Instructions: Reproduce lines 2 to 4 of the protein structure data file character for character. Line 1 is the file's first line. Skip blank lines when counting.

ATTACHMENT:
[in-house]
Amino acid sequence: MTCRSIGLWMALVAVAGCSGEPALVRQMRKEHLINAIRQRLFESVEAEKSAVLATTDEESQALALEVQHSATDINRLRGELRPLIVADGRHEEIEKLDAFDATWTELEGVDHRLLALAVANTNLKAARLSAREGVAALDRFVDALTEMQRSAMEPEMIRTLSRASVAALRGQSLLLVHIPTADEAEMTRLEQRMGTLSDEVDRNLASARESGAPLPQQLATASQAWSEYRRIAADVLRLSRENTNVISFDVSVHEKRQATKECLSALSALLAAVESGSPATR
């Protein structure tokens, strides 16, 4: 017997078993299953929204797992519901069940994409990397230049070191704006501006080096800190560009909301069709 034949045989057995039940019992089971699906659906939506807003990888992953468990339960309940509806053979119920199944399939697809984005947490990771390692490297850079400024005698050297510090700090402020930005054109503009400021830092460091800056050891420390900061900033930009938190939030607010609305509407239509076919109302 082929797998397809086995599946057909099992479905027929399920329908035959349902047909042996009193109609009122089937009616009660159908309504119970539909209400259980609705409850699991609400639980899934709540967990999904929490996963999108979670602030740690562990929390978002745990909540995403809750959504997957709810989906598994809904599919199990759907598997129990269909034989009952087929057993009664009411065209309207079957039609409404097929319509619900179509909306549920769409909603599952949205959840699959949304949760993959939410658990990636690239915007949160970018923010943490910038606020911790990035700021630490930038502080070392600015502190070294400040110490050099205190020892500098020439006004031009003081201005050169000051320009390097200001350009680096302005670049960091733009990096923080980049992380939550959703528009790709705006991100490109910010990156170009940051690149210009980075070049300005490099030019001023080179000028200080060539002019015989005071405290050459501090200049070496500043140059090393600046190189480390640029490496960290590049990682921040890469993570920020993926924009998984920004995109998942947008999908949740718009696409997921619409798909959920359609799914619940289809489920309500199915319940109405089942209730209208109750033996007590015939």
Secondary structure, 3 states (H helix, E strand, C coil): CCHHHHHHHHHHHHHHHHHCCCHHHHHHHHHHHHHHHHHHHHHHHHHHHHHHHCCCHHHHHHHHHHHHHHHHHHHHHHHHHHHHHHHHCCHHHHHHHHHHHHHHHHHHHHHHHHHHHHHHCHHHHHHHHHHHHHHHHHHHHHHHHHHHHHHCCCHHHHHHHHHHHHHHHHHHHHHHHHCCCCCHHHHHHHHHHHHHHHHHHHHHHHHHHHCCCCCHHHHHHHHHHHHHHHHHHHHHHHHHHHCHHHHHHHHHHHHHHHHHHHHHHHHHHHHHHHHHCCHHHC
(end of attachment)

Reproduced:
Amino acid sequence: MTCRSIGLWMALVAVAGCSGEPALVRQMRKEHLINAIRQRLFESVEAEKSAVLATTDEESQALALEVQHSATDINRLRGELRPLIVADGRHEEIEKLDAFDATWTELEGVDHRLLALAVANTNLKAARLSAREGVAALDRFVDALTEMQRSAMEPEMIRTLSRASVAALRGQSLLLVHIPTADEAEMTRLEQRMGTLSDEVDRNLASARESGAPLPQQLATASQAWSEYRRIAADVLRLSRENTNVISFDVSVHEKRQATKECLSALSALLAAVESGSPATR
């Protein structure tokens, strides 16, 4: 017997078993299953929204797992519901069940994409990397230049070191704006501006080096800190560009909301069709 034949045989057995039940019992089971699906659906939506807003990888992953468990339960309940509806053979119920199944399939697809984005947490990771390692490297850079400024005698050297510090700090402020930005054109503009400021830092460091800056050891420390900061900033930009938190939030607010609305509407239509076919109302 082929797998397809086995599946057909099992479905027929399920329908035959349902047909042996009193109609009122089937009616009660159908309504119970539909209400259980609705409850699991609400639980899934709540967990999904929490996963999108979670602030740690562990929390978002745990909540995403809750959504997957709810989906598994809904599919199990759907598997129990269909034989009952087929057993009664009411065209309207079957039609409404097929319509619900179509909306549920769409909603599952949205959840699959949304949760993959939410658990990636690239915007949160970018923010943490910038606020911790990035700021630490930038502080070392600015502190070294400040110490050099205190020892500098020439006004031009003081201005050169000051320009390097200001350009680096302005670049960091733009990096923080980049992380939550959703528009790709705006991100490109910010990156170009940051690149210009980075070049300005490099030019001023080179000028200080060539002019015989005071405290050459501090200049070496500043140059090393600046190189480390640029490496960290590049990682921040890469993570920020993926924009998984920004995109998942947008999908949740718009696409997921619409798909959920359609799914619940289809489920309500199915319940109405089942209730209208109750033996007590015939």
Secondary structure, 3 states (H helix, E strand, C coil): CCHHHHHHHHHHHHHHHHHCCCHHHHHHHHHHHHHHHHHHHHHHHHHHHHHHHCCCHHHHHHHHHHHHHHHHHHHHHHHHHHHHHHHHCCHHHHHHHHHHHHHHHHHHHHHHHHHHHHHHCHHHHHHHHHHHHHHHHHHHHHHHHHHHHHHCCCHHHHHHHHHHHHHHHHHHHHHHHHCCCCCHHHHHHHHHHHHHHHHHHHHHHHHHHHCCCCCHHHHHHHHHHHHHHHHHHHHHHHHHHHCHHHHHHHHHHHHHHHHHHHHHHHHHHHHHHHHHCCHHHC